That’s the provocative question raised by Prof. Maxim Mironov of IE Business School in a new paper, which I came across via this post at the Wall Street Journal. In short, Mironov concludes that yes, on occasion, it is worthwhile to hire a corrupt manager based purely on financial performance. Specifically, Mironov finds a positive correlation between smaller firms with corrupt managers and higher revenue growth. As a firm grows, however, the effect disappears (an important distinction WSJ failed to note). More on why this may be the case later.
What I find most interesting about Mironov’s work is its reliance on a large corpus of statistical data in order to make insights about individual behavior. This is not quite ‘big data’, but it is a similar concept and often tends to be perceived as having a more authoritative weight than analyses relying on other sources of information. Of course, the data is only as good as the model you plug it into, a concept that seems lost among the celebrations that liken big data to a contemporary Tower of Babel.
Mironov’s Model – Propensity to Corrupt
At the heart of Mironov’s analysis is what he calls an individual’s Propensity to Corrupt (“PTC”) – essentially, a score indicating how likely it is a given individual will pay a bribe. How does one gather data that represents a statistical sample and breaks down on at the individual level? Mironov’s answer is driving records. Specifically, he first calculates the expected number of recorded traffic violations for each drive based on demographic variables. He then calculates the difference between the expected number of recorded violations and the actual number of recorded violations for a particular driver. The resulting number is that driver’s PTC (Mironov calculated the PTC for over 3 million Muscovites).
As you can see, the underlying assumption of the PTC is that, in aggregate, the most likely explanation for drivers having significantly less recorded traffic violations is that they paid bribes to traffic police to avoid an official fine. Mironov concedes, however, that it may also be due to “other unobservable characteristics related to driving safeness” (i.e., safer drivers have less traffic violations). But presumed corrupt payments are also an “unobservable characteristic”. This is where the data’s reliance on the model is made clear: the PTC is only as strong as the assumption that less violations generally equals more bribes.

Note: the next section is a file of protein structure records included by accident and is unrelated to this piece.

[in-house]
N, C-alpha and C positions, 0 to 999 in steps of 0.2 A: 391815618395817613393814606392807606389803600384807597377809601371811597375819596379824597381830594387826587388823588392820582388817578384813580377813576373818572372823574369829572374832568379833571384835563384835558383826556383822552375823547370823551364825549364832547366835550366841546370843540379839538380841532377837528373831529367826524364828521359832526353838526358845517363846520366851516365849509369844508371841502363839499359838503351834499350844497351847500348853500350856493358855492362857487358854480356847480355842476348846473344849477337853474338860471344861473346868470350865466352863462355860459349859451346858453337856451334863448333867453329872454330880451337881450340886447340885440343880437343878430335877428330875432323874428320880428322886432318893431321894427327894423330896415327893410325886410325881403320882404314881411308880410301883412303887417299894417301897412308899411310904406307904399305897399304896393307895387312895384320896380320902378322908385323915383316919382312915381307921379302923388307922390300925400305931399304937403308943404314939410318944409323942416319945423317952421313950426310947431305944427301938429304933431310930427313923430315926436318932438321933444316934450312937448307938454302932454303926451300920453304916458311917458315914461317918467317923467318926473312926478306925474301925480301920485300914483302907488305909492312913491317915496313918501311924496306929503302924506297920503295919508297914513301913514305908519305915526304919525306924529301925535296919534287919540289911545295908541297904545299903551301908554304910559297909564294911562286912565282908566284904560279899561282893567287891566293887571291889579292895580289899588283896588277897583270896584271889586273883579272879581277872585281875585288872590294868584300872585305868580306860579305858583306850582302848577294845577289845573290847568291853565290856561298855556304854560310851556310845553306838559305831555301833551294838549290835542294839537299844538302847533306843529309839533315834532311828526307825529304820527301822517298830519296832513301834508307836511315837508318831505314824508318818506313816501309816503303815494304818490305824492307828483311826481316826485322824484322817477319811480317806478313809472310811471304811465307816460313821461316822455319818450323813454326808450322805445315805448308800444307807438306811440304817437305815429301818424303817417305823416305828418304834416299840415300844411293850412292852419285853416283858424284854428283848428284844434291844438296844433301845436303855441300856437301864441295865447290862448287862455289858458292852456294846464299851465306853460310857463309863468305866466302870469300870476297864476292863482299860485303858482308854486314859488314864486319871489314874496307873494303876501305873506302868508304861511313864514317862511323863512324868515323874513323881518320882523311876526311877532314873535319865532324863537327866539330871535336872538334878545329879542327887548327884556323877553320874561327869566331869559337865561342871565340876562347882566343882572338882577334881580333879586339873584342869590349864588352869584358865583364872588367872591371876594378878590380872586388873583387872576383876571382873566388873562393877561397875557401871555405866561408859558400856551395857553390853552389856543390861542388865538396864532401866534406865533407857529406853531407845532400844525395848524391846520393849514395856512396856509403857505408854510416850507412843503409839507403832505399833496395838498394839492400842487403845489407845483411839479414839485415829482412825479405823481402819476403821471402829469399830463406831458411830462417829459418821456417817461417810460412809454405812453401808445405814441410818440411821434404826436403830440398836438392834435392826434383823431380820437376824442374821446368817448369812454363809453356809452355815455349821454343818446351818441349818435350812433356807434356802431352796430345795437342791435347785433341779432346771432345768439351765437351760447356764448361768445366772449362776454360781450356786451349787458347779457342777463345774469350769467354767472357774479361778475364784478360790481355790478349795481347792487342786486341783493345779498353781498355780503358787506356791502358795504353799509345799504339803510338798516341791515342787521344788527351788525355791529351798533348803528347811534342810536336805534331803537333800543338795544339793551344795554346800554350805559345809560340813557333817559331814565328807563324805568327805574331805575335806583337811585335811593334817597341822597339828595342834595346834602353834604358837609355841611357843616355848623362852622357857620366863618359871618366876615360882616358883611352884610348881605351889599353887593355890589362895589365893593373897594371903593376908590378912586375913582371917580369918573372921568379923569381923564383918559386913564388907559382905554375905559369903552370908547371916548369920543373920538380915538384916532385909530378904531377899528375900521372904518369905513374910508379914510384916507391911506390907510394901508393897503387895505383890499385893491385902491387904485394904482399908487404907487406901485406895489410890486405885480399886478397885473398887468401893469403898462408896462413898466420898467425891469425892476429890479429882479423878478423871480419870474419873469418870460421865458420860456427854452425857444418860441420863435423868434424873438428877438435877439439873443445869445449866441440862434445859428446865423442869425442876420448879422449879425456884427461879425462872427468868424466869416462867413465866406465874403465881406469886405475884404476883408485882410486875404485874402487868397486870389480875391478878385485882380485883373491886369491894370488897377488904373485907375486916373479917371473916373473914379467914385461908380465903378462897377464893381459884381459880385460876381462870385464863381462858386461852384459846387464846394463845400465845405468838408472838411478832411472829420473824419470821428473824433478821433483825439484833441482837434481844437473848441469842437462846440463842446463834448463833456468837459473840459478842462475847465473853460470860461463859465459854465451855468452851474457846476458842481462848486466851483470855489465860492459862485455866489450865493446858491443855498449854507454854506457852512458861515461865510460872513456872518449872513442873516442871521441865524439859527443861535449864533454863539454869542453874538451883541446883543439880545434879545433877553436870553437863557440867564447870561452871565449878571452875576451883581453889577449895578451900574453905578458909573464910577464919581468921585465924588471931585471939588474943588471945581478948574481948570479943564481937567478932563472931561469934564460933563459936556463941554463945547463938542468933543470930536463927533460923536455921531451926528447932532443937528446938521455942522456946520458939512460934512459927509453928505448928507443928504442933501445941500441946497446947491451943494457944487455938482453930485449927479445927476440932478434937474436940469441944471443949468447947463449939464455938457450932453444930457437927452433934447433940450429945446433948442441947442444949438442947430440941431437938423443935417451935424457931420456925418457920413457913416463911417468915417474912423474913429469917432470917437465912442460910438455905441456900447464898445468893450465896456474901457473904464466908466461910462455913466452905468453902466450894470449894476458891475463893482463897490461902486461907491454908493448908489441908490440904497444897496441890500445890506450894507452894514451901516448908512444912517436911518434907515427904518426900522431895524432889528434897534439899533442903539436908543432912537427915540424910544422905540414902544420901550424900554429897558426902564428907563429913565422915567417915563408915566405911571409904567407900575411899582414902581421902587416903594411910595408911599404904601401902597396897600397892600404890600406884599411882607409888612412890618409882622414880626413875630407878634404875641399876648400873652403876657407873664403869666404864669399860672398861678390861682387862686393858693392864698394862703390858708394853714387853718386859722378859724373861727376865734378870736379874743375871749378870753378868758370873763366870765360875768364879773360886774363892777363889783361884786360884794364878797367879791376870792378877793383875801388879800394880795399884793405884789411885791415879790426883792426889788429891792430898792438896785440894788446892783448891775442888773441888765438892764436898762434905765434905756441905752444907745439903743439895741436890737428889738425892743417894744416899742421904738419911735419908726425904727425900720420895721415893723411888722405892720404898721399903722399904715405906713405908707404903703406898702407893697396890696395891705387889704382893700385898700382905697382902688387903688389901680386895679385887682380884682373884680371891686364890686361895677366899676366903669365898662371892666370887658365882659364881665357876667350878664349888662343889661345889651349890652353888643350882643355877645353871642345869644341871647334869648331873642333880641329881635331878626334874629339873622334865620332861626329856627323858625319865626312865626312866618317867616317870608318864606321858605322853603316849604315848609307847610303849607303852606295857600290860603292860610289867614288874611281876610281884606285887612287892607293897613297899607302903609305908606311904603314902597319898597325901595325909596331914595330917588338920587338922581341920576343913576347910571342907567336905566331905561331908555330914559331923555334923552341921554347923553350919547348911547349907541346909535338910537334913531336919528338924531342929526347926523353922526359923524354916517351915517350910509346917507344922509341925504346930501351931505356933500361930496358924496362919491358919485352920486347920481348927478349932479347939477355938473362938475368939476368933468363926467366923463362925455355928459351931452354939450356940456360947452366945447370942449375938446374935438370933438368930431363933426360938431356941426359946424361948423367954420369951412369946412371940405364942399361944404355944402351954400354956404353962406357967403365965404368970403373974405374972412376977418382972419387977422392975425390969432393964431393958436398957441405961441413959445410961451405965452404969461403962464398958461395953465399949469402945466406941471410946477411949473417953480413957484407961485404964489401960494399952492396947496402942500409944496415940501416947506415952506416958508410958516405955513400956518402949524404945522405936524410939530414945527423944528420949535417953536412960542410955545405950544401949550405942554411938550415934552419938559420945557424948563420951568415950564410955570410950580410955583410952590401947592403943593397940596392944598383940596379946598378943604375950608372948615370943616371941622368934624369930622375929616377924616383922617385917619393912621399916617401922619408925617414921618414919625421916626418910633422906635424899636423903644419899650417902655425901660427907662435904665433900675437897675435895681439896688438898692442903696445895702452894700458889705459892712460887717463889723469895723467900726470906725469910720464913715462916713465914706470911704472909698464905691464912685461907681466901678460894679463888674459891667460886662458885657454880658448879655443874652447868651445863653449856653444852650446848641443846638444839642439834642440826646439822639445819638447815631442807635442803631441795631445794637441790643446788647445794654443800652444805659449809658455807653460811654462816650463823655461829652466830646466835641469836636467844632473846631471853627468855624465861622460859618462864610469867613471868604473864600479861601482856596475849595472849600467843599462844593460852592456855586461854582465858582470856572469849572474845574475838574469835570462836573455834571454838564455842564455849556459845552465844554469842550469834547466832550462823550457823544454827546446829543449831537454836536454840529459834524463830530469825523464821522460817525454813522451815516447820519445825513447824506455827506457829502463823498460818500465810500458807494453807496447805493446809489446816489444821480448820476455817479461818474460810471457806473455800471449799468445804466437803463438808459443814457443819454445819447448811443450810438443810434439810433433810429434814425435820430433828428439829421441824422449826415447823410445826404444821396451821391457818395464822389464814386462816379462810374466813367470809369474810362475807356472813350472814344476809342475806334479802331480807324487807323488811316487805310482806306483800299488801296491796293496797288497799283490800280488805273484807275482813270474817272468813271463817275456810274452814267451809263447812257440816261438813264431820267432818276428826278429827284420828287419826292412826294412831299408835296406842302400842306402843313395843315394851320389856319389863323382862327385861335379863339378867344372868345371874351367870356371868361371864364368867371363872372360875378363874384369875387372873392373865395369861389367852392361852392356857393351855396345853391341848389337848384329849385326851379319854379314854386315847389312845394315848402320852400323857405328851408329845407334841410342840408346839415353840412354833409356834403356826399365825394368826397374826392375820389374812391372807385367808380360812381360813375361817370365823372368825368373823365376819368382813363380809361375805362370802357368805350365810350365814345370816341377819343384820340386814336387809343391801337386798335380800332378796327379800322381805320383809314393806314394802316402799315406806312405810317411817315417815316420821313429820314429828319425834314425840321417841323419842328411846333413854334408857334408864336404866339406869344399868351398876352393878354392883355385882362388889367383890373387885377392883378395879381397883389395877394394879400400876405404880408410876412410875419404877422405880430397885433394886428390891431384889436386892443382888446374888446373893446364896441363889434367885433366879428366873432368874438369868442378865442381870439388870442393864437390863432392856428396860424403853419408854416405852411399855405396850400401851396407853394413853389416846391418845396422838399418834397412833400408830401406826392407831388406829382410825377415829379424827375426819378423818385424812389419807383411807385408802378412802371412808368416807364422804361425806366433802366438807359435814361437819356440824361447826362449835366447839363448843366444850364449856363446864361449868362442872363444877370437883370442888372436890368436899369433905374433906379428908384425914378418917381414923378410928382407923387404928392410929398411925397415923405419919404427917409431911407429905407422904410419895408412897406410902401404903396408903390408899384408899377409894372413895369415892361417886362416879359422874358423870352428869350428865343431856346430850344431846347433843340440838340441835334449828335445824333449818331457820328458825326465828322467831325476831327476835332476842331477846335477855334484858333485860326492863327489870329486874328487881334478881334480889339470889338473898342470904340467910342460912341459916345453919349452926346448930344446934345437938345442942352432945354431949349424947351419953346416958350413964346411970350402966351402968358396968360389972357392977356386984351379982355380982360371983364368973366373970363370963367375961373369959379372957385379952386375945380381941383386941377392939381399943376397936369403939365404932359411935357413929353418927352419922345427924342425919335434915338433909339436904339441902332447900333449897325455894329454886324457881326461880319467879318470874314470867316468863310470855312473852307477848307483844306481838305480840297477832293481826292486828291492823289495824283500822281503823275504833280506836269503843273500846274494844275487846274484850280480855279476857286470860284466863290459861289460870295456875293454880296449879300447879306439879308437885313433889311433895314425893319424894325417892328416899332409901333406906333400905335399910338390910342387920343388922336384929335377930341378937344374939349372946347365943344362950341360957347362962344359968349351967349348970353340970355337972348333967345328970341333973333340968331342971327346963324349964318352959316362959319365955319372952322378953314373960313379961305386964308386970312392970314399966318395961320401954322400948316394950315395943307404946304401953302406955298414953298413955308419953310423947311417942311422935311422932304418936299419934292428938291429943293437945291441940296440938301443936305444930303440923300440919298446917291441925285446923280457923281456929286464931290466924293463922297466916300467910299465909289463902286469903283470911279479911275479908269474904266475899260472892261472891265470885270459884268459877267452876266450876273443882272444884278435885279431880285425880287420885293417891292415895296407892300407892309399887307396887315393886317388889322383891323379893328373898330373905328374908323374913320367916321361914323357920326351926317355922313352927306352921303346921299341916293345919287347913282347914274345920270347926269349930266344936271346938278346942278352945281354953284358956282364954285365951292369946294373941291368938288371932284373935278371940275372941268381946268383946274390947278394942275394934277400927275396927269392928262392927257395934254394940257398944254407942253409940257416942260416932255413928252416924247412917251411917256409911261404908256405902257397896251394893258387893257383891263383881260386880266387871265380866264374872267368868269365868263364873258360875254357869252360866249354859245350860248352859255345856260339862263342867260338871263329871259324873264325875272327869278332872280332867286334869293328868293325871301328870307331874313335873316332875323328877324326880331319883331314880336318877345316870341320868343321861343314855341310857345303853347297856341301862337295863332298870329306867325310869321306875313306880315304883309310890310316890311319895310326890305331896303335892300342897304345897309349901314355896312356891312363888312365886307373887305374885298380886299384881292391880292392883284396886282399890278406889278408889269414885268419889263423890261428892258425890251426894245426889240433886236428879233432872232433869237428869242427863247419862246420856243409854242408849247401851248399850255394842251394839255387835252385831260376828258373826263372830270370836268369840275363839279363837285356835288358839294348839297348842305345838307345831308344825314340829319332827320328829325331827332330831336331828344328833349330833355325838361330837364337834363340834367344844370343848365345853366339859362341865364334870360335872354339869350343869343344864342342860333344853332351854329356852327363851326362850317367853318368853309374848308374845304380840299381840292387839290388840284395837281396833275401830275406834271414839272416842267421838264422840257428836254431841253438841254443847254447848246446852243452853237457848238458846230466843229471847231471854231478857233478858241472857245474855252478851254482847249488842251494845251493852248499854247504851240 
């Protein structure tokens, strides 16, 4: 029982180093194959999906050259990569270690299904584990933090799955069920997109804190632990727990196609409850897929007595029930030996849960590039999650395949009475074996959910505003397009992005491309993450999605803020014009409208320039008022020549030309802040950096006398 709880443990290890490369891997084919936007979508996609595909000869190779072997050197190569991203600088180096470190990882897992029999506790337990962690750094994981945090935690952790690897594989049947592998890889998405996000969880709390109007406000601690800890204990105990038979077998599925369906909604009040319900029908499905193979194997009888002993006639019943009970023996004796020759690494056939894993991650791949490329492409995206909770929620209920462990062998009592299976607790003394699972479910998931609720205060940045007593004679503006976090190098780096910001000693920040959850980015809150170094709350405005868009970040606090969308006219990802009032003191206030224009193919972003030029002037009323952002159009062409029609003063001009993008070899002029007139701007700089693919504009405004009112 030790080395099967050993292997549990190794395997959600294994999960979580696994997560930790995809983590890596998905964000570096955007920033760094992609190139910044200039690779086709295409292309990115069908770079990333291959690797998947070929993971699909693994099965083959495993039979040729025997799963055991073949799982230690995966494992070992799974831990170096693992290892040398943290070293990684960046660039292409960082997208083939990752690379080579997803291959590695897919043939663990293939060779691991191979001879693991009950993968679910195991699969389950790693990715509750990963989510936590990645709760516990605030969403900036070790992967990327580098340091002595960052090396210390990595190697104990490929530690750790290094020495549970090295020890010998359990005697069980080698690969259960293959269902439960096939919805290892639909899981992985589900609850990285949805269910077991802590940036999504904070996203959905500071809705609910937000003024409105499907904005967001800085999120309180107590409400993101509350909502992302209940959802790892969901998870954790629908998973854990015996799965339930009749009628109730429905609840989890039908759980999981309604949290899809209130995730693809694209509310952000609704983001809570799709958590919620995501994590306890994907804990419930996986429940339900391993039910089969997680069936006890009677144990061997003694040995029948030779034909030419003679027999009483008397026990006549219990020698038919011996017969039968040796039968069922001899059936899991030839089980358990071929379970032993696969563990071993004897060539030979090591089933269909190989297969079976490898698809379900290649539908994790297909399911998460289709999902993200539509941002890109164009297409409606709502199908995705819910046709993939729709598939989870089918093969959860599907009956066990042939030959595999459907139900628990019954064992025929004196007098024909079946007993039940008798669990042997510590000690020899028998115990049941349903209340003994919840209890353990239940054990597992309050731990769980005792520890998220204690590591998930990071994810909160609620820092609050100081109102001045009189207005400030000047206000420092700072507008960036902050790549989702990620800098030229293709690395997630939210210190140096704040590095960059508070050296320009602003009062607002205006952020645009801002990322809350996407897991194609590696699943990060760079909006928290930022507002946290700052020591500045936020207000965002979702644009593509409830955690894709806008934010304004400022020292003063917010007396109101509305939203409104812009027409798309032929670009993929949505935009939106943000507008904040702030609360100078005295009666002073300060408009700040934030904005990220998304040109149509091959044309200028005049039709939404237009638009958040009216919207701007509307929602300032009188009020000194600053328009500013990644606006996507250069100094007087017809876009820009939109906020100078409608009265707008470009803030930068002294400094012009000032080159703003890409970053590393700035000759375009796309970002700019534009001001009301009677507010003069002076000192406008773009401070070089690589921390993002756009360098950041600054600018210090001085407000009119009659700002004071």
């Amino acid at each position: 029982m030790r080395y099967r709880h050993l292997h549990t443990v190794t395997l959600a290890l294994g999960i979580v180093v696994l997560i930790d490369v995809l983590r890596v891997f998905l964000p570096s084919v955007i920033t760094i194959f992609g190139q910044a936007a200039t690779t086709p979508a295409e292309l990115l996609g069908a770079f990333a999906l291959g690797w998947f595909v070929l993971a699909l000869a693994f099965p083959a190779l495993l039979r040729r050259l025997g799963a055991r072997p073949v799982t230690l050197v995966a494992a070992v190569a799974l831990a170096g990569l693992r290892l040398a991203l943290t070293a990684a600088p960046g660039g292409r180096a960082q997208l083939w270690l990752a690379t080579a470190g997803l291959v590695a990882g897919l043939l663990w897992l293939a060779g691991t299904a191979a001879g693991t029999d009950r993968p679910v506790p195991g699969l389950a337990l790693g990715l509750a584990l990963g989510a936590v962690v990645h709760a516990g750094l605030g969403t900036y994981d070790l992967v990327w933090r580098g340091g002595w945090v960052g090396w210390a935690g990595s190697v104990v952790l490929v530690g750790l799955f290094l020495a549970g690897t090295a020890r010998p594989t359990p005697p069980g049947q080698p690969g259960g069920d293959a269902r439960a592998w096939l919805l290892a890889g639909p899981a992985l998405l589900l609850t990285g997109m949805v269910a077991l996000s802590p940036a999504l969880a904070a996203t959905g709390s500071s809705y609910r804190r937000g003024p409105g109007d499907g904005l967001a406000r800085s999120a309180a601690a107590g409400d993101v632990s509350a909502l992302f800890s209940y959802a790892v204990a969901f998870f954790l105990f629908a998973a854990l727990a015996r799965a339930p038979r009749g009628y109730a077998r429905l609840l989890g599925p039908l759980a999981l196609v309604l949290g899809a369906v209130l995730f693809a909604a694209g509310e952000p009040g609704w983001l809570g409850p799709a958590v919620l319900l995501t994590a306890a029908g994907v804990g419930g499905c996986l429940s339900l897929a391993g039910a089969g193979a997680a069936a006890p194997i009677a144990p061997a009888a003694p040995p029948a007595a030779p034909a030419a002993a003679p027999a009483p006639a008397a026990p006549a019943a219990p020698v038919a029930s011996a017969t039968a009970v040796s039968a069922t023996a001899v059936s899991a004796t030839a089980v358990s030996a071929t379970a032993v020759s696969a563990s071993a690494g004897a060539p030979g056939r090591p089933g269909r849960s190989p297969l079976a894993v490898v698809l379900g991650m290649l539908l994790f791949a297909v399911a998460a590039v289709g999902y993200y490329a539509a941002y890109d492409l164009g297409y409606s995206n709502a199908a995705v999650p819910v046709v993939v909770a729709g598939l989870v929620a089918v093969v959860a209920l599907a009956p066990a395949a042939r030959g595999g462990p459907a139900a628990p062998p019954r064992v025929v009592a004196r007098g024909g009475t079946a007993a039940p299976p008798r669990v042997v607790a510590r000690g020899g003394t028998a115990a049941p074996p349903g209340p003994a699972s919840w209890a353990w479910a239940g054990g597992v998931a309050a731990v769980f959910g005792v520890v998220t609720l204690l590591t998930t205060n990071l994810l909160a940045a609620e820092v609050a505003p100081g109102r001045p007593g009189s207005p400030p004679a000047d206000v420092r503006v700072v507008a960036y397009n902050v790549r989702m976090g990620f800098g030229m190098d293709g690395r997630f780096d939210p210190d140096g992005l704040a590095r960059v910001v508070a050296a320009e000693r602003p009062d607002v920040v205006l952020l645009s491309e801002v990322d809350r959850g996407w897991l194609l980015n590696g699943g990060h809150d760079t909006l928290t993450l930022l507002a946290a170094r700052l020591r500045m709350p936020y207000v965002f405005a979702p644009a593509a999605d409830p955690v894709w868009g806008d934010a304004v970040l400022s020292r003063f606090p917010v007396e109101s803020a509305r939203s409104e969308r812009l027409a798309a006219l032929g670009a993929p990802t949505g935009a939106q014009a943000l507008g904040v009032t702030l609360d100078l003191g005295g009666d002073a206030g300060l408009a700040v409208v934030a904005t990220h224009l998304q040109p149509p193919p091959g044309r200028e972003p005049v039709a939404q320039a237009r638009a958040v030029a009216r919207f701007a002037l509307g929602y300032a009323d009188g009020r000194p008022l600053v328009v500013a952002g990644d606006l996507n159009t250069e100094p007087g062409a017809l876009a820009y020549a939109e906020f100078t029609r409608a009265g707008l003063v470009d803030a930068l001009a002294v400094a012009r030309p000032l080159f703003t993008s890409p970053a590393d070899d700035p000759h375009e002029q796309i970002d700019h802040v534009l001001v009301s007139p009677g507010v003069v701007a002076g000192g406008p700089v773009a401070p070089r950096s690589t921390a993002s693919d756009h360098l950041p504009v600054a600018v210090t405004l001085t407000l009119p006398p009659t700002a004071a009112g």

Measuring PTC Effect on Firm Performance
Next, Mironov tests whether PTC correlates with firm performance, where he correlates individual driving histories with employment records of the top five highly paid employees at Russian companies (in order to ensure that he is measuring the PTC of the firm’s management, and not rank and file employees). He then looks at those companies’ financial performance, both in terms of reported earnings and bank receipts. Including the latter measure avoids companies that underreport earnings to cheat on taxes, which you might expect from a company with corrupt managers. As mentioned above, he finds a positive correlation between PTC of top managers and a company’s revenue growth – both reported and in terms of bank receipts – for smaller companies.
Mironov also looks at the PTC for members of certain government agencies, and identifies the geographic jurisdiction of these agencies. He then measures the effect that PTC of a given agency has on firm performance in the jurisdiction. Unsurprisingly, he finds that more corrupt government agencies (i.e., higher PTC) are negatively correlated with revenue growth of firms within the agencies’ jurisdiction. In other words, contrary to the “efficient grease” theory of corruption cutting through red tape, bribe-seeking authorities tend to suppress economic growth at the individual firm level.
Explaining the Results
Mironov’s Explanation – Entrepreneurial Self-Selection